The chapter explains that he had a wound, one that wouldn’t heal.  Isaiah came to Hezekiah and told him that he needed to set his house in order, for he was going to die.
And Hezekiah turned his face to the wall.  And he wept sore.  And he prayed.
“I beseech thee, O Lord, remember now how I have walked before thee in truth and with a perfect heart, and have done that which is good in thy sight…”
Before Isaiah had even left the middle court, the voice of the Lord came to him saying, “Turn again, and tell Hezekiah…Thus saith the Lord…I have heard thy prayer, I have seen thy tears: behold, I will heal thee…”
“And I will add unto thy days…and I will deliver thee… and I will defend this city.”  (2 Kings 20:5-6)
My thoughts turn to healing, and to the power of prayer, in the darkest moments of life.
The moments that cause you to turn your face to the wall.  The moments that invoke you to weep sore.  Sometimes those moments even come after we have walked in truth, with a perfect heart…even when we are doing that which is good.
And sometimes they don’t end happy. Then we are left with a heart that is broken. In those moments we, like Hezekiah, are in need of healing. And because the wound is so deep, it is the kind of healing that can only come from the Lord.  Through prayer.
“O Lord, remember…” Remember me.
The story of Hezekiah teaches that we are not forgotten of the Lord.  Even in the moments when the trials of life seem to destroy us…especially in the moments when others might ask,   “What confidence is this wherein thou trustest?  Now on whom dost thou trust?”  In those moments, weeping sore, we must turn to the Lord. 
And pray.
“Prayer is the act by which the will of the Father and the will of the child are brought into correspondence with each other.  The object of prayer is not to change the will of God, but to secure for ourselves and for others blessings that God is already willing to grant, but that are made conditional on our asking for them.  Blessings require some work or effort on our part before we can obtain them.  Prayer…is an appointed means for obtaining the highest of all blessings.”
Sometimes healing means saving a life, or healing an illness.  Sometimes.  That wasn’t the case in our home.  Sometimes the illness lingers.  Sometimes the life isn’t saved.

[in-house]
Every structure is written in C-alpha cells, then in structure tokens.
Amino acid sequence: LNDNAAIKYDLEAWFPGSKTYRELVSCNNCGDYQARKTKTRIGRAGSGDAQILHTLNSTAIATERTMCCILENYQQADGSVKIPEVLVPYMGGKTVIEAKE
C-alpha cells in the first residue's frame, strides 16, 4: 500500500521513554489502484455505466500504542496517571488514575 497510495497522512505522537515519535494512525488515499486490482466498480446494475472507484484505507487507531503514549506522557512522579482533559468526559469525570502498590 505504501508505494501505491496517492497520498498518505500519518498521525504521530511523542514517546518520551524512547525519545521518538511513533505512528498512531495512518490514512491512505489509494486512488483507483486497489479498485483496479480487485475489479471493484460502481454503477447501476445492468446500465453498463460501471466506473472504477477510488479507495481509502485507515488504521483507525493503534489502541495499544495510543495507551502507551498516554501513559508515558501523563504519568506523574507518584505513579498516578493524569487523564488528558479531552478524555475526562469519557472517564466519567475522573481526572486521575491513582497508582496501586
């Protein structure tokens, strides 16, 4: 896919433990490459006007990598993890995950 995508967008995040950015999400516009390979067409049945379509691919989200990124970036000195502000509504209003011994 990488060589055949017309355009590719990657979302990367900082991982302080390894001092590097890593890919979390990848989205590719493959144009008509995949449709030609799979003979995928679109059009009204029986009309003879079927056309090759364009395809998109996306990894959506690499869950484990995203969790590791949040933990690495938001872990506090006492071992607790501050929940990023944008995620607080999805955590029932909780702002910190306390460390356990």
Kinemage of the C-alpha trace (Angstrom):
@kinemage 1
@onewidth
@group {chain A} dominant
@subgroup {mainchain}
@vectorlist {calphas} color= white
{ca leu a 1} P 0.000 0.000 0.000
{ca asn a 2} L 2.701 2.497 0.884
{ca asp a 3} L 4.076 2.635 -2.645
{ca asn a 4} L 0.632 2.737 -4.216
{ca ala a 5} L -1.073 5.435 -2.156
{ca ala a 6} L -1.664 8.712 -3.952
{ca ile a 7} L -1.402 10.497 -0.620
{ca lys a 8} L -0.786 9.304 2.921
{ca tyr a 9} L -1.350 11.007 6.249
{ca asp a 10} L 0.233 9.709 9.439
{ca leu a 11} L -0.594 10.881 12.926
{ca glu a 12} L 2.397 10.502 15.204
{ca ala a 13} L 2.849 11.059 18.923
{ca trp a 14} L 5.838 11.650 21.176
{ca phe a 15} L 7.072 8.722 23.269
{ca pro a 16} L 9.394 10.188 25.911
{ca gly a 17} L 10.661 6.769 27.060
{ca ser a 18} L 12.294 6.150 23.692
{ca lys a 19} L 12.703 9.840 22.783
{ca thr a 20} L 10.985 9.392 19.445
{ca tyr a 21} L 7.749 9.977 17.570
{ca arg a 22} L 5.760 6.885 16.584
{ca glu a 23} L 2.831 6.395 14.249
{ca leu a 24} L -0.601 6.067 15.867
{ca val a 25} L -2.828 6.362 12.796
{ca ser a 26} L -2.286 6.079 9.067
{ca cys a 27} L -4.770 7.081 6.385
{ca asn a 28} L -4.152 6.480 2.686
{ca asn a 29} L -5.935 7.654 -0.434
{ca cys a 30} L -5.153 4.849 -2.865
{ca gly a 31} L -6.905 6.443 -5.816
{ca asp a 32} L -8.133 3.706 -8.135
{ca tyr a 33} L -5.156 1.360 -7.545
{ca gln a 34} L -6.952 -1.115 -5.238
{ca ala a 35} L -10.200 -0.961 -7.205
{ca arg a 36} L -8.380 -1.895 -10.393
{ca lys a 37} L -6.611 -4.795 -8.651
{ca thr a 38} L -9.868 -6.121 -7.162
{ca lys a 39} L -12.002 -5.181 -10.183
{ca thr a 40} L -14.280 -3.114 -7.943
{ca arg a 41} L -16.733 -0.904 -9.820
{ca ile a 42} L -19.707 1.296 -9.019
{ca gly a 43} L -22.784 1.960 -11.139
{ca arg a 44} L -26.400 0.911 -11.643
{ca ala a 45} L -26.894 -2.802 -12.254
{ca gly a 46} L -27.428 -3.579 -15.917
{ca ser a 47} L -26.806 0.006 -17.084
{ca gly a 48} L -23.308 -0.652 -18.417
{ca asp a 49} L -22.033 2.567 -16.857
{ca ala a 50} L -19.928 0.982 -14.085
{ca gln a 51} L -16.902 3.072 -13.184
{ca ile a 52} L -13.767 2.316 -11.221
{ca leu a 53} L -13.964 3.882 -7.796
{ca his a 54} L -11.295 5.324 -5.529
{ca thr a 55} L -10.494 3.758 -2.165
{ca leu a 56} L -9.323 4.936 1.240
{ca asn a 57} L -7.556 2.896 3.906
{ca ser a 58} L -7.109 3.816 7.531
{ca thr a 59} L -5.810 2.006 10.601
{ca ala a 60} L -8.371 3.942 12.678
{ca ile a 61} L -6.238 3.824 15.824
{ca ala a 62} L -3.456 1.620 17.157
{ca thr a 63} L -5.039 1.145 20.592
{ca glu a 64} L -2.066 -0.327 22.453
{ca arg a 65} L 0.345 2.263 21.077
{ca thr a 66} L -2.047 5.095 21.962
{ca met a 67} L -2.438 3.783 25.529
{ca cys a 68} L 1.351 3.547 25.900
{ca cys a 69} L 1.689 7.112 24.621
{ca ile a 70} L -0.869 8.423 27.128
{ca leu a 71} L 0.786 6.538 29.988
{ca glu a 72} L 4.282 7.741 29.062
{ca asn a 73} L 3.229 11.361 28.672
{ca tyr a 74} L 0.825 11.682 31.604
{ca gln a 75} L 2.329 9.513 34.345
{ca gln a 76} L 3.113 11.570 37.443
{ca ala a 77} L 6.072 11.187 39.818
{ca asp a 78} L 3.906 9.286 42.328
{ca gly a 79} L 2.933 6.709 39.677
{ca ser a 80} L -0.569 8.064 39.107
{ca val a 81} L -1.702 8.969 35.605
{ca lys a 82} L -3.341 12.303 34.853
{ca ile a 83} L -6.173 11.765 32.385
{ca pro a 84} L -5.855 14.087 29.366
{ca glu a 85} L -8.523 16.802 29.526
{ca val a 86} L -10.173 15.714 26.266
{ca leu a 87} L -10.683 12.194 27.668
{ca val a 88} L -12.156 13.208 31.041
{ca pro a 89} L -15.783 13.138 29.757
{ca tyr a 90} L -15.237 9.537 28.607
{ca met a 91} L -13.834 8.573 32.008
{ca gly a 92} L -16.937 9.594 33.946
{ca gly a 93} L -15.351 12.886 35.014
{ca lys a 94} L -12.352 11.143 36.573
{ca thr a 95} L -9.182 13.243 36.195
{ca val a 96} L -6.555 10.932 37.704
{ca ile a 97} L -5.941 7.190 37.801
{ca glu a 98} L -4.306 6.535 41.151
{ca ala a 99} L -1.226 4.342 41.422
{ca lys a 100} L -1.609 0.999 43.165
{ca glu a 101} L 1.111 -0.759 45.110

Even then, especially then, healing is required.
A healing of the heart. Because a wounded heart can cause us to turn our face to the wall.  To weep sore.
Hopefully, it will lead us to call on the Lord. Through prayer. Because the healing of life’s deepest wounds can only come through Him. It is that kind of healing that causes us to testify,
I know “that thou art the Lord God, even thou only.”
In moments of deepest hurt we must cleave to the Lord and remember the words the Lord’s prophet,
Isaiah, sent to Hezekiah saying,
Thus saith the Lord God of Israel, That which thou has prayed I have heard. 
I have heard thy prayer. I have seen thy tears, Behold, I will heal thee…
2 Kings 19:20 20:5-6

Friday, May 25, 2012

Climbing into the wheelbarrow

"Prove Me Herewith"

Brent Mendenhall

I extend the strongest sense of urgency to begin your own journey of finding confidence in what the Lord revealed through Malachi. Prove Him herewith. Today. Now.
“The Apostle Paul taught that the Lord’s teachings and teachers were given that we may all attain ‘the measure of the stature of the fullness of Christ’ (Eph. 4:13). This process requires far more than acquiring knowledge. It is not even enough for us to be convinced of the gospel; we must act and think so that we are converted by it. In contrast to the institutions of the world, which teach us to know something, the gospel of Jesus Christ challenges us to become something.
“It is not enough for anyone just to go through the motions. The commandments, ordinances, and covenants of the gospel are not a list of deposits required to be made in some heavenly account. The gospel of Jesus Christ is a plan that shows us how to become what our Heavenly Father desires us to become.”
We do not have the time or the luxury to merely go through the motions. The time is now to gain confidene, to actually “Prove me herewith, saith the Lord of Hosts.”
In 1859, a French tightrope walker and acrobat by the name of Jean Fran├žois Gravelet, known professionally as the Great Blondin, awed large crowds of people with aerial acrobatics as he crossed on a high wire that great gorge that makes Niagara Falls. One instance he walked half way and stopped, placed a chair on the wire, and read a book. Another crossing found him balanced on the wire as he cooked an egg. But perhaps the most widely known of his exploits involved a wheelbarrow to be pushed across the great divide on the high wire.